File photo of a telescope
Photo: Getty Images

It’s disorienting enough to have you seeing stars. David Chesley Goodyear, a 44-year-old man from El Segundo, California, has been sentenced to 26 months in prison for a cyberattack against the world’s largest astronomy forum, Cloudy Nights. Goodyear was apparently angry about getting banned from the website.

Goodyear was found guilty in February of distributed-denial-of-service (DDoS) attacks against Cloudy Nights and another website owned by Oklahoma telescope retailer Astronomics in 2016. Or, as Goodyear called it, “A55tronomics.”

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A press release by the U.S. Department of Justice states that Goodyear—whom it describes as a “telescope enthusiast”—was banned from the forum under “a variety of aliases” for threatening moderators and others users. After one of his accounts was blocked in August of 2016, the DOJ says he logged in with a new username, posting “pornography and profanity” and threatening to “talk with [his] contacts and just DOS this site as well as A55tronomics.”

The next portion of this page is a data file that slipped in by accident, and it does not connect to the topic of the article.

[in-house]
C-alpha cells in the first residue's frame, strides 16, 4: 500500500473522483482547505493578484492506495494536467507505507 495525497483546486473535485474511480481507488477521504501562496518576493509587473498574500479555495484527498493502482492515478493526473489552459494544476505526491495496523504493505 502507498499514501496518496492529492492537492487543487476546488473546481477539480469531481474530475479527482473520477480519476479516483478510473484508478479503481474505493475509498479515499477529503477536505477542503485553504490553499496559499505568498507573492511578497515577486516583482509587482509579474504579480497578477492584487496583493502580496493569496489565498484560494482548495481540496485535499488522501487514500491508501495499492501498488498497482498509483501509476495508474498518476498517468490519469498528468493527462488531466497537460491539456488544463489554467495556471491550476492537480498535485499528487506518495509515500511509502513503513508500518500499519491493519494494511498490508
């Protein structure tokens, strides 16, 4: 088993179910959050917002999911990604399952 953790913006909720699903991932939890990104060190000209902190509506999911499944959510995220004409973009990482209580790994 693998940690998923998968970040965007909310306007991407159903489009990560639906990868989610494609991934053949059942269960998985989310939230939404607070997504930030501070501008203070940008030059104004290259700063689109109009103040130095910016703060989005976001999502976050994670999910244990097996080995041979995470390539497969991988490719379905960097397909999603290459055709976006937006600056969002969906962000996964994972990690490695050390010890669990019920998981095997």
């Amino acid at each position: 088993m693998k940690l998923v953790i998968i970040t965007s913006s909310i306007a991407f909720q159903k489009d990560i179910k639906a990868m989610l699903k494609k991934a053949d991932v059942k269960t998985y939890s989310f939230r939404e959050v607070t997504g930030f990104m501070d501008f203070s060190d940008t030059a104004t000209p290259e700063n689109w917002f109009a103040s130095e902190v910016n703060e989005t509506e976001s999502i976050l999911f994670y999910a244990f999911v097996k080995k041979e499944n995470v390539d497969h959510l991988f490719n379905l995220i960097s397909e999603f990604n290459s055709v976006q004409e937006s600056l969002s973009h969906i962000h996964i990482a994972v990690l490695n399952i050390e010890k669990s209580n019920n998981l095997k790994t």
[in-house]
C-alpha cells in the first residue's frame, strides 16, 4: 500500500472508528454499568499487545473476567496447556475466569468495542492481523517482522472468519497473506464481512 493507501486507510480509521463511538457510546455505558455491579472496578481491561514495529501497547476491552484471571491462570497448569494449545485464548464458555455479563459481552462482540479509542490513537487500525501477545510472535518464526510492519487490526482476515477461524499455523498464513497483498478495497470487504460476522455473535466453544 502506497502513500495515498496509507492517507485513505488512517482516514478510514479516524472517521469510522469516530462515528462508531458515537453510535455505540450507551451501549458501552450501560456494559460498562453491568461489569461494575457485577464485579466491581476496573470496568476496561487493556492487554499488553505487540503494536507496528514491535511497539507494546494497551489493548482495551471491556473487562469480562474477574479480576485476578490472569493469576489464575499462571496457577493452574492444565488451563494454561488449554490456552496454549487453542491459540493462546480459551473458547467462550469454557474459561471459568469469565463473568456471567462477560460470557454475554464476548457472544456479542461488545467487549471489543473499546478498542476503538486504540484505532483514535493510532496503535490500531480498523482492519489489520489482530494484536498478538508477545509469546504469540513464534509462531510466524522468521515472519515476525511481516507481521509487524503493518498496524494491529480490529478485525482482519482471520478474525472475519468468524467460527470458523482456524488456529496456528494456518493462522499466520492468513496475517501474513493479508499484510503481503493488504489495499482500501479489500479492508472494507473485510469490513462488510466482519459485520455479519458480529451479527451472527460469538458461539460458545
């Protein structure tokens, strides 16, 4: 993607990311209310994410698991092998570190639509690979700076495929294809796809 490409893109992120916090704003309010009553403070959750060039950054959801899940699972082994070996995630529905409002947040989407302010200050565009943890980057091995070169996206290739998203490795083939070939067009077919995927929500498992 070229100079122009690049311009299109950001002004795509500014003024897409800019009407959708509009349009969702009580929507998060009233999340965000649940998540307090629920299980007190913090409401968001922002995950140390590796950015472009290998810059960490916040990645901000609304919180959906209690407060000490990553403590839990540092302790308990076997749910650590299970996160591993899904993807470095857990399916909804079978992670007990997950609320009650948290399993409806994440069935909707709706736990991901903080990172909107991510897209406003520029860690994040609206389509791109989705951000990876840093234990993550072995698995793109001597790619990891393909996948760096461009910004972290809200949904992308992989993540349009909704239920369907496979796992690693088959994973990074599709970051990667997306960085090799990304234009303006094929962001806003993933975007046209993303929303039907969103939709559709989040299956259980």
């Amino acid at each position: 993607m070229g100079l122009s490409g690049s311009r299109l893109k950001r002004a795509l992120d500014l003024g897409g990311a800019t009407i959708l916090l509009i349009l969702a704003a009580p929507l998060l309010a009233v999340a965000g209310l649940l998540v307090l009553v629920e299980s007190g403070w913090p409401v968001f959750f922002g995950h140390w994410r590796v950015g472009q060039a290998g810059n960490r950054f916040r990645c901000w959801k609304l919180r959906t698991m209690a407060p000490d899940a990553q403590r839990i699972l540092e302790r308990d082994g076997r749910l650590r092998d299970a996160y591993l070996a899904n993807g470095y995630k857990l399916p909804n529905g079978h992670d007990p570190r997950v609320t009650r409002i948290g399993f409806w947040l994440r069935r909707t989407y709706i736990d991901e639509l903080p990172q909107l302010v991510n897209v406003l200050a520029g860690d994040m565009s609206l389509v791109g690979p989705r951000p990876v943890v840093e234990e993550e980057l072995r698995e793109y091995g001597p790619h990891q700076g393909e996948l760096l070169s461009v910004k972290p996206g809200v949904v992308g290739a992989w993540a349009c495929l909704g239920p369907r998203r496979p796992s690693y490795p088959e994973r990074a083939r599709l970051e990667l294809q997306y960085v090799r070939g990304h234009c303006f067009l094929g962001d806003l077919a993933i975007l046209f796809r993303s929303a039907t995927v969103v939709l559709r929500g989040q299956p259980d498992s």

Goodyear faced up to 10 years in federal prison but received just over two years. According to the DOJ, Goodyear will have three years of supervised release after he finishes his sentence in federal prison and will have to pay $27,352.51 in restitution to Astronomics. From the DOJ release:

The court also fined him $2,500.00. Judge Heaton explained the punishment by pointing out Goodyear’s clear intent to harm Astronomics and the importance of deterring sophisticated cybercrimes, which are difficult to trace and therefore particularly important to punish and thereby send the appropriate message to others.

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Two years might seem a bit harsh for a DDoS attack, but you have to remember that America’s justice system takes non-violent crimes very seriously. For instance, hundreds of bankers went to prison after the global financial crisis of 2008 destroyed the American economy and the lives of millions of people. Just kidding. Almost nobody went to prison. And all those bankers are doing most of the same shit they did a decade ago and we’re obviously poised to relive the experience. Because what goes up, must come down, especially when you put your fate in the hands of robots.

Best of luck out there, friends. We’re all going to need it.

[U.S. Department of Justice]

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